“[Facebook video] hasn’t been beneficial,” said Neil Katz, global head of content and engagement at The Weather Channel, during a speech at the Digiday Video Summit in Scottsdale, Arizona. “It has been good for Facebook, but it hasn’t been good for us.”
“We went along for the ride every single step of the way,” Katz said. “But we noticed, over the course of two years, that we were being paid in all types of currencies — followers, shares, views — that did not feel like money.”
The Weather Channel was part of Facebook’s funding program for live and on-demand news feed videos and also produced three shows for Facebook Watch last fall. The Weather Channel’s deal to produce live and on-demand news feed videos for Facebook, for which Katz said it received a seven-figure fee, shined a light on how difficult it is to make money on Facebook. Paid to produce a predetermined number of minutes per month, The Weather Channel found it was only making $28 per minute of video produced. For comparison, Katz pointed out how the CBS reality show “Survivor” cost $45,000 per minute to make in 2009.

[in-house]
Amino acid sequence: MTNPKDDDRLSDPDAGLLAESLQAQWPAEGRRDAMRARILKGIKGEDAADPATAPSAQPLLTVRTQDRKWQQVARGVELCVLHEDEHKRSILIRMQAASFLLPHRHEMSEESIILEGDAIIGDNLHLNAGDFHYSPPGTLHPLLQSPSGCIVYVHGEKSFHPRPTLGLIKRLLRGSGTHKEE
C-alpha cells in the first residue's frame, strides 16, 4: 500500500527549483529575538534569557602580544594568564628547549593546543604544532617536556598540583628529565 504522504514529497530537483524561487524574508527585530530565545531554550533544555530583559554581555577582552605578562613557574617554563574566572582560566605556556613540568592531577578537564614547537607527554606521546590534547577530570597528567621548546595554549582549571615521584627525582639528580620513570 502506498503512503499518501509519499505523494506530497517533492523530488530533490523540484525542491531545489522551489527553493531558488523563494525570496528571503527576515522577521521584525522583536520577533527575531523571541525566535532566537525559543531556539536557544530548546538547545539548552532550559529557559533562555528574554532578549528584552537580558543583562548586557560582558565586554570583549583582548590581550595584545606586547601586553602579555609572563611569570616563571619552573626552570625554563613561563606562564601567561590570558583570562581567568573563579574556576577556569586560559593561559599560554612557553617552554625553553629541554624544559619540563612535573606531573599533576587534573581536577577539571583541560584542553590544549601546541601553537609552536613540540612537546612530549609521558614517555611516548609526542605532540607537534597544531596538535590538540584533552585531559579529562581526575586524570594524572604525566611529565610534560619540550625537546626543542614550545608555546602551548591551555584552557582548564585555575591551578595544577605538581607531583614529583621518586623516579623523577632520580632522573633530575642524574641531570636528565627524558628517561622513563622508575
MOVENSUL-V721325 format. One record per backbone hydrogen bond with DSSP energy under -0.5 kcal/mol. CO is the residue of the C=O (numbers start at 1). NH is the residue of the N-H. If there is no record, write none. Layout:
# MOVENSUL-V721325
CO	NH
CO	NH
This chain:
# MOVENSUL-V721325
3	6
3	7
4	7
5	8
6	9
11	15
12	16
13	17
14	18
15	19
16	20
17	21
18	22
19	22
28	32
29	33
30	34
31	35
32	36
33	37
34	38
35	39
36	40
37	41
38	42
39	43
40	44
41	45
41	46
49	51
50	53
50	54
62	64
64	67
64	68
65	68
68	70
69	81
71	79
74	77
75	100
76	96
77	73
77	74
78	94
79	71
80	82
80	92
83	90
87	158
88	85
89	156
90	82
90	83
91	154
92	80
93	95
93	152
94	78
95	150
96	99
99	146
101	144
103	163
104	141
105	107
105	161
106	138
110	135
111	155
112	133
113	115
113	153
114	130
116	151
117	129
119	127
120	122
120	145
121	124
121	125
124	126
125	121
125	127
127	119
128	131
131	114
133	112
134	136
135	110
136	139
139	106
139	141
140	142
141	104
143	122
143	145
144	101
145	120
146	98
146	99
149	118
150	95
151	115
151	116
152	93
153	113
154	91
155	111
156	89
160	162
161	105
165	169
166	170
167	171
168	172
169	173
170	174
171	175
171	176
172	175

Not surprised. Facebook is a one-sided business. It’s closed-off, full of trolls, your mom and dad, an echo-chamber of bad ideas, and where content goes to die. While IBM clearly isn’t as brash as Elon Musk it leaves me wondering, “how much longer until Facebook has a user-exodus crisis on its hands?”